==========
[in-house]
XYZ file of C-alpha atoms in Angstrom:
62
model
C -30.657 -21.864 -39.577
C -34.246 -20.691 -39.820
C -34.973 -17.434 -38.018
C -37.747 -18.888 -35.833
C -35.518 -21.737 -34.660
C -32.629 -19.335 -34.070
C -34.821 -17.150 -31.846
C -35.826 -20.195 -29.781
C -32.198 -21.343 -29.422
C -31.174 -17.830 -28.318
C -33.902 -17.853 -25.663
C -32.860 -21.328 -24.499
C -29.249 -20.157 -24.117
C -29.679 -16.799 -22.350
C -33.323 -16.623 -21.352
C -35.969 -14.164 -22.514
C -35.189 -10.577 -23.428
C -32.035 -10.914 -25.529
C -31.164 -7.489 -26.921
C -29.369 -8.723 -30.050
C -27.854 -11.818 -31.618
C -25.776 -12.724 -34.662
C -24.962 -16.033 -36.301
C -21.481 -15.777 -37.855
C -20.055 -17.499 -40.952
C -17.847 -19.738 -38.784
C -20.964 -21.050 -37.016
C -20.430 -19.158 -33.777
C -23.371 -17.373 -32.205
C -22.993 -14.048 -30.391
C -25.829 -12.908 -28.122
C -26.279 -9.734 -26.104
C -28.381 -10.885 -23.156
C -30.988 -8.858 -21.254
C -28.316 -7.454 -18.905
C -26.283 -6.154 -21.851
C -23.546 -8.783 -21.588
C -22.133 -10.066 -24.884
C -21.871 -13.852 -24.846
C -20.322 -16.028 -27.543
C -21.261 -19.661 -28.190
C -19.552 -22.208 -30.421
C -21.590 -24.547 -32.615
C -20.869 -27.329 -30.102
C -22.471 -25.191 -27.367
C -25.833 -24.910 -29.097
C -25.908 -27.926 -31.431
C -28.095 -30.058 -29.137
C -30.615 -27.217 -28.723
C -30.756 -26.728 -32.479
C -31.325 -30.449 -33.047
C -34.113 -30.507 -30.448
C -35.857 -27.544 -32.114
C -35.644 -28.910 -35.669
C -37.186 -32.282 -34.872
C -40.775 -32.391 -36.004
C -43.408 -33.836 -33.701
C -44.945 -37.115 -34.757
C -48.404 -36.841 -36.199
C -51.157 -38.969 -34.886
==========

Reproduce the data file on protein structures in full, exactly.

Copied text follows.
[in-house]
XYZ file of C-alpha atoms in Angstrom:
62
model
C -30.657 -21.864 -39.577
C -34.246 -20.691 -39.820
C -34.973 -17.434 -38.018
C -37.747 -18.888 -35.833
C -35.518 -21.737 -34.660
C -32.629 -19.335 -34.070
C -34.821 -17.150 -31.846
C -35.826 -20.195 -29.781
C -32.198 -21.343 -29.422
C -31.174 -17.830 -28.318
C -33.902 -17.853 -25.663
C -32.860 -21.328 -24.499
C -29.249 -20.157 -24.117
C -29.679 -16.799 -22.350
C -33.323 -16.623 -21.352
C -35.969 -14.164 -22.514
C -35.189 -10.577 -23.428
C -32.035 -10.914 -25.529
C -31.164 -7.489 -26.921
C -29.369 -8.723 -30.050
C -27.854 -11.818 -31.618
C -25.776 -12.724 -34.662
C -24.962 -16.033 -36.301
C -21.481 -15.777 -37.855
C -20.055 -17.499 -40.952
C -17.847 -19.738 -38.784
C -20.964 -21.050 -37.016
C -20.430 -19.158 -33.777
C -23.371 -17.373 -32.205
C -22.993 -14.048 -30.391
C -25.829 -12.908 -28.122
C -26.279 -9.734 -26.104
C -28.381 -10.885 -23.156
C -30.988 -8.858 -21.254
C -28.316 -7.454 -18.905
C -26.283 -6.154 -21.851
C -23.546 -8.783 -21.588
C -22.133 -10.066 -24.884
C -21.871 -13.852 -24.846
C -20.322 -16.028 -27.543
C -21.261 -19.661 -28.190
C -19.552 -22.208 -30.421
C -21.590 -24.547 -32.615
C -20.869 -27.329 -30.102
C -22.471 -25.191 -27.367
C -25.833 -24.910 -29.097
C -25.908 -27.926 -31.431
C -28.095 -30.058 -29.137
C -30.615 -27.217 -28.723
C -30.756 -26.728 -32.479
C -31.325 -30.449 -33.047
C -34.113 -30.507 -30.448
C -35.857 -27.544 -32.114
C -35.644 -28.910 -35.669
C -37.186 -32.282 -34.872
C -40.775 -32.391 -36.004
C -43.408 -33.836 -33.701
C -44.945 -37.115 -34.757
C -48.404 -36.841 -36.199
C -51.157 -38.969 -34.886